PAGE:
Aragon, S. R., Johnson, S. D., & Shaik, N. (2002). The influence of learning style preferences on student success in online versus face-to-face environments. The American Journal of Distance Education, 16(4), 227-243.

Arnold, N. & Paulus, T. (2010). Using a social networking site for experiential learning: Appropriating, lurking, modeling and community building. The Internet and Higher Education, 11(2), 71-80.

Bandura, A. (1986). Social foundations of thought and action: A social cognitive theory. Englewood Cliffs, NJ: Prentice Hall.

Bandura, A. (1989). Human agency in social cognitive theory. American Psychologist, 44(9), 1175-1184.

Bandura, A. (1995). Self-efficacy in changing societies. New York: Cambridge Press.

Bandura, A. (1997). Self-efficacy: The exercise of control. New York: Freeman.

Baran, B. (2010). Facebook as a formal instructional environment. British Journal of Educational Technology, 41(6), 146-149.

Baranowski, T., Perry, C., & Parcel, G. (1997). How individuals, environments, and health behaviour interact: Social cognitive theory. In K. Glanz, F. M. Lewis, & B. K. Rimer (Eds.), Health behaviour and health promotion (pp. 143-178). San Francisco, CA: Jossey-Bass.

Çakıroğlu, Ü. (2014). Analyzing the effect of learning styles and study habits of distance learners on learning performances: A case of an introductory programming course. The International Review of Research in Open and Distance Learning, 15(4), 161-185.

Chen, Y. (2014). The effect of using a Facebook group as a learning management system. Computers in Education Journal, 5(4), 42-53.

Chou, H. & Wang, T. (2000). The influence of learning style and training method on self-efficacy and learning performance in WWW homepage design training. International Journal of Information Management, 20(6), 455-472.

Demirbas, O. O. & Demirkan, H. (2007). Learning styles of design students and the relationship of academic performance and gender in design education. Learning and Instruction, 17, 345-359.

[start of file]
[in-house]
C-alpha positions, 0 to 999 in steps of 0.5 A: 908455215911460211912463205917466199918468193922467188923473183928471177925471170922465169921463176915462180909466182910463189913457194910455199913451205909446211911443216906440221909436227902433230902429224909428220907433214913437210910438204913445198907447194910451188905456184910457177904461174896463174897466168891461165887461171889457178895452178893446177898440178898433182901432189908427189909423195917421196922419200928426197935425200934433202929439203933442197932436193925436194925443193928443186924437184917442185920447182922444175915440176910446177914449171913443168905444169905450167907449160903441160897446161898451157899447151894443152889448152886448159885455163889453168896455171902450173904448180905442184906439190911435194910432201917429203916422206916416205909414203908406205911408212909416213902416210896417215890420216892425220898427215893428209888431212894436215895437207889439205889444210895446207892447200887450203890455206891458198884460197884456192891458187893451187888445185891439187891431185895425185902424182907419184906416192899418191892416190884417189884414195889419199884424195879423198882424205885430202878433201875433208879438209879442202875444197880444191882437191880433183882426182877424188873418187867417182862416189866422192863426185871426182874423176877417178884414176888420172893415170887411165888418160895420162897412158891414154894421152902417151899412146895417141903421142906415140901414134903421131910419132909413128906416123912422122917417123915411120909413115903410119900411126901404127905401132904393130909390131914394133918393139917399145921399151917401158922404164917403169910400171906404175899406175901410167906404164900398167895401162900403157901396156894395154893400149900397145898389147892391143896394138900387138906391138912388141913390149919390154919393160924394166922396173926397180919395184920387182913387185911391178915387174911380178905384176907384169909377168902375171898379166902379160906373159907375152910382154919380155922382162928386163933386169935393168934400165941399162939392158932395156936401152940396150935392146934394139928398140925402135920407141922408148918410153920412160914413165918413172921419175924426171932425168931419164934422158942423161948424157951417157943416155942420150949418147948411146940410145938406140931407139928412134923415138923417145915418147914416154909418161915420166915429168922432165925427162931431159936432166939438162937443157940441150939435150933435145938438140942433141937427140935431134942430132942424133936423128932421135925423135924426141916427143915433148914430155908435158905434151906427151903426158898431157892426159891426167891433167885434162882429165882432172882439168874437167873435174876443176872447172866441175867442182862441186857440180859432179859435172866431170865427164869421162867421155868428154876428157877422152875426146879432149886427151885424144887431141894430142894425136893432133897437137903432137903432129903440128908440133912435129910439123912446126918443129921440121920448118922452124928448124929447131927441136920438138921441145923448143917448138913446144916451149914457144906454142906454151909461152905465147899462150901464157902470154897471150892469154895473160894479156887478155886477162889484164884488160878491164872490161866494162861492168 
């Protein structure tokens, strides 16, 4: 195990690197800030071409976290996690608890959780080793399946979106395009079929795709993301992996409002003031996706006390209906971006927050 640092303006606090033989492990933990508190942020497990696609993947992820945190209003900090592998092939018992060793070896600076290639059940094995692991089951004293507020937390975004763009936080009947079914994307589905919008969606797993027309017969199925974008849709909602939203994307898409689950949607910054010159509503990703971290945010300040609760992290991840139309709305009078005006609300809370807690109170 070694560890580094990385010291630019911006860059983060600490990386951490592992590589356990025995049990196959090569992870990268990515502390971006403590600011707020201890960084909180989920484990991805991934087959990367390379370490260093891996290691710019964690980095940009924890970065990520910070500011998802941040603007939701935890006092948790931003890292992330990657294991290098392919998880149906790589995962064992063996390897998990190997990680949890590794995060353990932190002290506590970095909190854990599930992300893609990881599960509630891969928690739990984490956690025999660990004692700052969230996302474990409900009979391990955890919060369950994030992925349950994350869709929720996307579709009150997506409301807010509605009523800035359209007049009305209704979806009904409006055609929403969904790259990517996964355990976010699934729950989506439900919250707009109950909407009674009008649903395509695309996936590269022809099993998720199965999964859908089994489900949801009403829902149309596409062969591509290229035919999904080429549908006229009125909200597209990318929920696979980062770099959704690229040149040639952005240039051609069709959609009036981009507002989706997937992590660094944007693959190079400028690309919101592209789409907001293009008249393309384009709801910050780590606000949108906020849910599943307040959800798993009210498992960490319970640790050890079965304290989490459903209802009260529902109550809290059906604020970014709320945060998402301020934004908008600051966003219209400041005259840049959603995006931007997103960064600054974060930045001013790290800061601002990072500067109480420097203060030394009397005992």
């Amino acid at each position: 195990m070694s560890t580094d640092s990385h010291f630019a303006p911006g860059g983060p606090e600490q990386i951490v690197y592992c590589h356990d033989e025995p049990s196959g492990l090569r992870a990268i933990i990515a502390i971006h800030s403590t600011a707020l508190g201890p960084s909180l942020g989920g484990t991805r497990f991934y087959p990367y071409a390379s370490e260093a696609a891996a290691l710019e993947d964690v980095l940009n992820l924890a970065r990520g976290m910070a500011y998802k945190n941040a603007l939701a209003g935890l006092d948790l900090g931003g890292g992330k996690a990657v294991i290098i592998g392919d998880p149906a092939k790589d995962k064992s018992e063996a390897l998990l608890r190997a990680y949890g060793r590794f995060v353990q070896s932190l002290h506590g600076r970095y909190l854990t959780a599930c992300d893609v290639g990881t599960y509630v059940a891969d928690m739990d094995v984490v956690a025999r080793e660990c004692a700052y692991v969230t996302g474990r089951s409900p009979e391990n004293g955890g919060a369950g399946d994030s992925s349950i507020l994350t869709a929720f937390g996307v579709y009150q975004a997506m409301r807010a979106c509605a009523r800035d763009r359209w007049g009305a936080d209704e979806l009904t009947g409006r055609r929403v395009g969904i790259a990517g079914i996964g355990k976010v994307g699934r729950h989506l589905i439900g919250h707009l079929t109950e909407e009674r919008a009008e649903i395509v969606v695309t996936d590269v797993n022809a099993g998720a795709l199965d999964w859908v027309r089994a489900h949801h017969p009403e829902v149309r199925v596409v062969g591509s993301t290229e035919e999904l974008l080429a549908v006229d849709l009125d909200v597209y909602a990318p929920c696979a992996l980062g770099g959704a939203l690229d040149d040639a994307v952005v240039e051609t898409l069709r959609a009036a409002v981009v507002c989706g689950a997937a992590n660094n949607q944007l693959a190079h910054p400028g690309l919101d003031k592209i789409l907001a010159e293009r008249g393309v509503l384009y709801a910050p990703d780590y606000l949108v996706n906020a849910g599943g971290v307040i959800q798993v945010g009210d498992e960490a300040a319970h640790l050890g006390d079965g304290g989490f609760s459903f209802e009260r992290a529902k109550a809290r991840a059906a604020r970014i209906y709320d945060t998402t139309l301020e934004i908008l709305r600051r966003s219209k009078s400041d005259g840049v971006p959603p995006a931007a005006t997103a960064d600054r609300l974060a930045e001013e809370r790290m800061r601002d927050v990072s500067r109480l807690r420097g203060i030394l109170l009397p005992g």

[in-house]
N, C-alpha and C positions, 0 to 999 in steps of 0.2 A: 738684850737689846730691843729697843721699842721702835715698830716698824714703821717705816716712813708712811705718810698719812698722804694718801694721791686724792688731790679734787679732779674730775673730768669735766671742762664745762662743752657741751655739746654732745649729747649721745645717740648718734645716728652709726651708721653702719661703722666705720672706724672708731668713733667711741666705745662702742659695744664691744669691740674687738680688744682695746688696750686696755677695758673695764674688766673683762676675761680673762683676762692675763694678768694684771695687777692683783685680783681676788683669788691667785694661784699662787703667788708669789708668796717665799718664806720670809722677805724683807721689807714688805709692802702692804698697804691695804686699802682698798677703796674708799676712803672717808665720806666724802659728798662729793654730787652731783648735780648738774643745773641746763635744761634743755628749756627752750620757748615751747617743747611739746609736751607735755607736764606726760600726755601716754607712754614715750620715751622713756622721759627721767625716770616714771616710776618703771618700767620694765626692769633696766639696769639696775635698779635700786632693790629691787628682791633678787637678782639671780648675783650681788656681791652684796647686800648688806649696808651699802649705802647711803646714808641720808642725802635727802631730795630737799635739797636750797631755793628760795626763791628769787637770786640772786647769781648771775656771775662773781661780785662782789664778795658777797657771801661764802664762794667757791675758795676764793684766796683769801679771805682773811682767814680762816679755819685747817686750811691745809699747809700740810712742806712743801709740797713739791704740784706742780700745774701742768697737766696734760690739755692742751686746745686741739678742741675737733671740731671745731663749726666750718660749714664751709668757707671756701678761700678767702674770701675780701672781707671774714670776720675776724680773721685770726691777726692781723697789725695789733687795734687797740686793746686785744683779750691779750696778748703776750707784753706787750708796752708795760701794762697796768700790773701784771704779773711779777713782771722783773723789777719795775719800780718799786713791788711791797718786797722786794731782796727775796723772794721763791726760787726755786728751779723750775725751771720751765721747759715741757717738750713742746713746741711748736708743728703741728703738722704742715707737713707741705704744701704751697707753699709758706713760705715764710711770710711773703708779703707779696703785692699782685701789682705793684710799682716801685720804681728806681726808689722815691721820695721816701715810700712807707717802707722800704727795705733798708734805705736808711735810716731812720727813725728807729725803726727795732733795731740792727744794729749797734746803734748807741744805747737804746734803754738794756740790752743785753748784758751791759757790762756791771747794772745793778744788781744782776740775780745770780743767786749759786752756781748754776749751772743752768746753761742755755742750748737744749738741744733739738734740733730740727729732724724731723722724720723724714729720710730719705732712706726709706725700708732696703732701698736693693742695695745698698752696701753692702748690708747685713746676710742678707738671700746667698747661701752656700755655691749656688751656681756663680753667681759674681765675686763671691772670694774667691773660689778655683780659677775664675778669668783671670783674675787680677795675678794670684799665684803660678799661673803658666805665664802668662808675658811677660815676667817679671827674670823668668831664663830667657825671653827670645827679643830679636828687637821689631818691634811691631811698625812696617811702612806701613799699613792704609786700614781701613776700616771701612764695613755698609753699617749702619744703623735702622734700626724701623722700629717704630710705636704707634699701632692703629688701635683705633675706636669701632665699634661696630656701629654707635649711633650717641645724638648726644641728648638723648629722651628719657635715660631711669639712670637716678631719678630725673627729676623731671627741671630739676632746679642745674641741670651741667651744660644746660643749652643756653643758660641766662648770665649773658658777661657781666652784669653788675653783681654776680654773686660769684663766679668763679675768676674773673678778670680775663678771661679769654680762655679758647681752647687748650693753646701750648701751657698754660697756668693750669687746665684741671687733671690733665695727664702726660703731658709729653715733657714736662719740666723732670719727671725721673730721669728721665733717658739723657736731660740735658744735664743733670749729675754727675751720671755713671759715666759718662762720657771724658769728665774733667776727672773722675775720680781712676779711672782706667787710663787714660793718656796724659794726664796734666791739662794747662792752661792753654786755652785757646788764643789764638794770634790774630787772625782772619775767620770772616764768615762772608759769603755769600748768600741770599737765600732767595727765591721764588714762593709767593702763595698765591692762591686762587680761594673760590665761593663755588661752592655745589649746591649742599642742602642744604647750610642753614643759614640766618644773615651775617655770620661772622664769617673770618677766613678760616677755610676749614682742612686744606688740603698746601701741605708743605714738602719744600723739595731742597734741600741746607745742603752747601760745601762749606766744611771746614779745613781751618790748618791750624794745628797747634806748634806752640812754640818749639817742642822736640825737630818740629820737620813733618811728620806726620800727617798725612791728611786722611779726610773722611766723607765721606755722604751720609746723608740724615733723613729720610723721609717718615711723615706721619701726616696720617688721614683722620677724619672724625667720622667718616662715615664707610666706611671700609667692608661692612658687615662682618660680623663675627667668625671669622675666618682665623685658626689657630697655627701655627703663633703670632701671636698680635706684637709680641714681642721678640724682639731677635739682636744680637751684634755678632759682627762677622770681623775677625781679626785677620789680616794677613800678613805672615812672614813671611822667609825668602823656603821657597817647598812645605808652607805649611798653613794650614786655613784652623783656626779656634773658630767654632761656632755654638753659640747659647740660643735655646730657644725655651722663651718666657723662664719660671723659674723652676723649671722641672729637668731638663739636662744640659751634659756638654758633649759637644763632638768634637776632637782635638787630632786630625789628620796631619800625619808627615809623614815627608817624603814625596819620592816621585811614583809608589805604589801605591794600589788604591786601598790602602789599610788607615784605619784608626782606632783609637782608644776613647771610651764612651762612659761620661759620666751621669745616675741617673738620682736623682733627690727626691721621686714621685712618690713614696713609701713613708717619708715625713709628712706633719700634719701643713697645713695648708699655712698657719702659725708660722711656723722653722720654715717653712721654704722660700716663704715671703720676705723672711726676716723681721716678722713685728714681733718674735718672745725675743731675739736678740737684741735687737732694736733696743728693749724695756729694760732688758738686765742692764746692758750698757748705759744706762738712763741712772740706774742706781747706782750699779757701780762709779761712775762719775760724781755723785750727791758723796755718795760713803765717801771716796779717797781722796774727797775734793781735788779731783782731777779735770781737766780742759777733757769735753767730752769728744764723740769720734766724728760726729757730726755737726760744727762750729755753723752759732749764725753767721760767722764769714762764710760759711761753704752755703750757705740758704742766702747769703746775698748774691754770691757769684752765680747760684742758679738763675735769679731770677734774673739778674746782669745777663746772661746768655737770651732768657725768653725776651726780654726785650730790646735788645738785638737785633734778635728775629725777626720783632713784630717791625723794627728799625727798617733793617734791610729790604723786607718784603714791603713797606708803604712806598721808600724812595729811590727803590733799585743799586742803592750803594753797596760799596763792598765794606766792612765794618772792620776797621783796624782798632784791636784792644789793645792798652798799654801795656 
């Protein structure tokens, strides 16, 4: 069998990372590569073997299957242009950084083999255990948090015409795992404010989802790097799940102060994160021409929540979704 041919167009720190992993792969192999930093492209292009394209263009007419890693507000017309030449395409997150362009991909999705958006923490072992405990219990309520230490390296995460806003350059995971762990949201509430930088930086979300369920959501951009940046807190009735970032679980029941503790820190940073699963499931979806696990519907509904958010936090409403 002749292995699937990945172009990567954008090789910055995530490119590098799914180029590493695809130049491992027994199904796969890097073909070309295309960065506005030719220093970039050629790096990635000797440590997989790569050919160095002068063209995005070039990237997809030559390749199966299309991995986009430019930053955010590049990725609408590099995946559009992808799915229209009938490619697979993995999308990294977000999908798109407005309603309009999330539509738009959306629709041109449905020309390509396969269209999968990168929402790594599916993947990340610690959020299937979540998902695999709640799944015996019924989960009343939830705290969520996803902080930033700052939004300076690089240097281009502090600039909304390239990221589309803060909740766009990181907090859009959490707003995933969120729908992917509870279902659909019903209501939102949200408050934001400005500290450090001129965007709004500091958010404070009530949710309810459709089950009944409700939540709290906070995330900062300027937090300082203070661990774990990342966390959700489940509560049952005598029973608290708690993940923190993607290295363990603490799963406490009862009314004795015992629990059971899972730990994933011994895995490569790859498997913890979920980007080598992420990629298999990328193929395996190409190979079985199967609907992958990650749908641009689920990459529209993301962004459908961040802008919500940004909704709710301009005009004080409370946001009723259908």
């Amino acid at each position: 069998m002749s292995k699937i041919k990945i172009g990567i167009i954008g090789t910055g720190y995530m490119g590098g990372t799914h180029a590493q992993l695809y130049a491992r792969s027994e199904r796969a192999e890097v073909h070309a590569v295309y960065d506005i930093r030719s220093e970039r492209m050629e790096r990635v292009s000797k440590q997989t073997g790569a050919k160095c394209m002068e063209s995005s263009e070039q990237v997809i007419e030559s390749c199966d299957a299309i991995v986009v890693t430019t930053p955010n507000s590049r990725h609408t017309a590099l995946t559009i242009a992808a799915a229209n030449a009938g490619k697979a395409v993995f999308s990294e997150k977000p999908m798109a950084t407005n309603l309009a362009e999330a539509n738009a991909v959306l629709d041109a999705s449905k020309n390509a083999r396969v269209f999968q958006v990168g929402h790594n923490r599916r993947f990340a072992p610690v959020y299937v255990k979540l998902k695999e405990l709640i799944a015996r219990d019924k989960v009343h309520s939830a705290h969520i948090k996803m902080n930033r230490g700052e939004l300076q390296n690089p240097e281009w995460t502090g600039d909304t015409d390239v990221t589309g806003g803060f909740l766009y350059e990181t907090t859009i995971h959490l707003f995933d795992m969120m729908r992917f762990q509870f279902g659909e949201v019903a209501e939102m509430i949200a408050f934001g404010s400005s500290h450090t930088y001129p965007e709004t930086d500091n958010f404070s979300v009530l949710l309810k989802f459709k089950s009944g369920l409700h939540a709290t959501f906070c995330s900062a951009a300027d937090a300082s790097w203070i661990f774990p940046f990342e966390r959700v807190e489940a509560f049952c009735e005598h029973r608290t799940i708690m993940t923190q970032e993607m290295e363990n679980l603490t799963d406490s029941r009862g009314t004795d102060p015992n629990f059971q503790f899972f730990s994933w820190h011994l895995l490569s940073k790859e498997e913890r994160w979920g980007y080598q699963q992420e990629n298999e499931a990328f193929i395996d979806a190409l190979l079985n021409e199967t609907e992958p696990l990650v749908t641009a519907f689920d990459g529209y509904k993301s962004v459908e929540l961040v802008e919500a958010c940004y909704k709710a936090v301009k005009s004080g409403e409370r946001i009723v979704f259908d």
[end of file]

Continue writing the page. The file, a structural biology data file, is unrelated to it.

Duncan, D. G. & Barczyk, C. C. (2013). Facebook in the university classroom: Do students perceive that it enhances community of practice and sense of community? International Journal of Business and Social Science, 4(3), 1-14.

Facebook (2014). Company info. Retrieved from http://newsroom.fb.com/company-info/

Friesen, N. & Lowe, S. (2012). The questionable promise of social media for education: Connective learning and the commercial imperative. Journal of Computer Assisted Learning, 28, 183–194.

Gabarre, S., Gabarre, C., Din, R., Shah, P. M., & Karim, A. A. (2013). Using mobile Facebook as an LMS: Exploring impeding factors. GEMA Online Journal of Language Studies, 13(3), 99–115.

García, P., Schiaffino, S. & Amandi, A. (2008). An enhanced Bayesian model to detect students’ learning styles in web-based courses. Journal of Computer Assisted Learning, 24, 305–315.

García-Martín, J. & García-Sánchez, J. N. (2013). Patterns of Web 2.0 tool use among young Spanish people. Computers & Education, 67, 105–120.

Graf, S., Liu, T.-C., & Kinshuk (2010). Analysis of learners’ navigational behaviour and their learning styles in an online course. Journal of Computer Assisted Learning, 26, 116–131.

Griggs, S. A. (1991). Learning styles counseling. ERIC Clearinghouse on Counseling and Personnel Services, University of Michigan, Ann Arbor.

Hsu, C. H. C. (1999). Learning styles of hospitality students: Nature or nurture? Hospitality Management, 18, 17–30.

Hwang, A., Kessler, E. H., & Francesco, A. M. (2004). Student networking behaviour, culture, and grade performance: An empirical study and pedagogical recommendations. Academy of Management Learning and Education, 3(2), 139–150.

Irwin, C., Ball, L., Desbrow, B., & Leveritt, M. (2011). Students’ perceptions of using Facebook as an interactive learning resource at university. Australasian Journal of Educational Technology, 28(7), 1221–32.

Kaya, F., Özabacı, N., & Tezel, Ö. (2009). Investigating primary school second grade students’ learning styles according to the Kolb learning style model in terms of demographic variables. Journal of Turkish Science Education, 6(1), 11–25.